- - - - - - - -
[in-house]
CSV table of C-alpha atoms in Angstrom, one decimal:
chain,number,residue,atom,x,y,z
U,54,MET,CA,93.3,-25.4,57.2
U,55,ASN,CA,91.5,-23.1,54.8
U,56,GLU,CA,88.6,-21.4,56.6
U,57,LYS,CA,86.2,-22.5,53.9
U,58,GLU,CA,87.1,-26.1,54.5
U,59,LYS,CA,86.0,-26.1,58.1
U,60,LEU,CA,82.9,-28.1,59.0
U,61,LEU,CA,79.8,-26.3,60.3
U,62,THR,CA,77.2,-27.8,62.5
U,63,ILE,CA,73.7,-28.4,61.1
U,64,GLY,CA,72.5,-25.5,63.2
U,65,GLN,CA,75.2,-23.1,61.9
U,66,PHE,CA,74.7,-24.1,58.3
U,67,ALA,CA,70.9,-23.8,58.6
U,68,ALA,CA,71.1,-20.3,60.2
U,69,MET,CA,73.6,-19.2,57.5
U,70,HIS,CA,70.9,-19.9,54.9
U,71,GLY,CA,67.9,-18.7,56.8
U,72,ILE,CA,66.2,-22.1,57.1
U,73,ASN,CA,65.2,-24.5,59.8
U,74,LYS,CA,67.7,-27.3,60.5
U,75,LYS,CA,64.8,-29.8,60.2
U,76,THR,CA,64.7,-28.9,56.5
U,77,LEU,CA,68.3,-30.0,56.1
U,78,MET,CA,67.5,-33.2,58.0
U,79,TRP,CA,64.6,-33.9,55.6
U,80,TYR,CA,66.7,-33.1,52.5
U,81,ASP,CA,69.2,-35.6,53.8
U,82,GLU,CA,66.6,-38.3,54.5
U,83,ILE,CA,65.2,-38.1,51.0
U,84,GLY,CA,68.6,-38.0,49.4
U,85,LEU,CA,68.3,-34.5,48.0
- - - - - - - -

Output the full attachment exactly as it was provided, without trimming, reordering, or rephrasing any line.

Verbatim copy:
[in-house]
CSV table of C-alpha atoms in Angstrom, one decimal:
chain,number,residue,atom,x,y,z
U,54,MET,CA,93.3,-25.4,57.2
U,55,ASN,CA,91.5,-23.1,54.8
U,56,GLU,CA,88.6,-21.4,56.6
U,57,LYS,CA,86.2,-22.5,53.9
U,58,GLU,CA,87.1,-26.1,54.5
U,59,LYS,CA,86.0,-26.1,58.1
U,60,LEU,CA,82.9,-28.1,59.0
U,61,LEU,CA,79.8,-26.3,60.3
U,62,THR,CA,77.2,-27.8,62.5
U,63,ILE,CA,73.7,-28.4,61.1
U,64,GLY,CA,72.5,-25.5,63.2
U,65,GLN,CA,75.2,-23.1,61.9
U,66,PHE,CA,74.7,-24.1,58.3
U,67,ALA,CA,70.9,-23.8,58.6
U,68,ALA,CA,71.1,-20.3,60.2
U,69,MET,CA,73.6,-19.2,57.5
U,70,HIS,CA,70.9,-19.9,54.9
U,71,GLY,CA,67.9,-18.7,56.8
U,72,ILE,CA,66.2,-22.1,57.1
U,73,ASN,CA,65.2,-24.5,59.8
U,74,LYS,CA,67.7,-27.3,60.5
U,75,LYS,CA,64.8,-29.8,60.2
U,76,THR,CA,64.7,-28.9,56.5
U,77,LEU,CA,68.3,-30.0,56.1
U,78,MET,CA,67.5,-33.2,58.0
U,79,TRP,CA,64.6,-33.9,55.6
U,80,TYR,CA,66.7,-33.1,52.5
U,81,ASP,CA,69.2,-35.6,53.8
U,82,GLU,CA,66.6,-38.3,54.5
U,83,ILE,CA,65.2,-38.1,51.0
U,84,GLY,CA,68.6,-38.0,49.4
U,85,LEU,CA,68.3,-34.5,48.0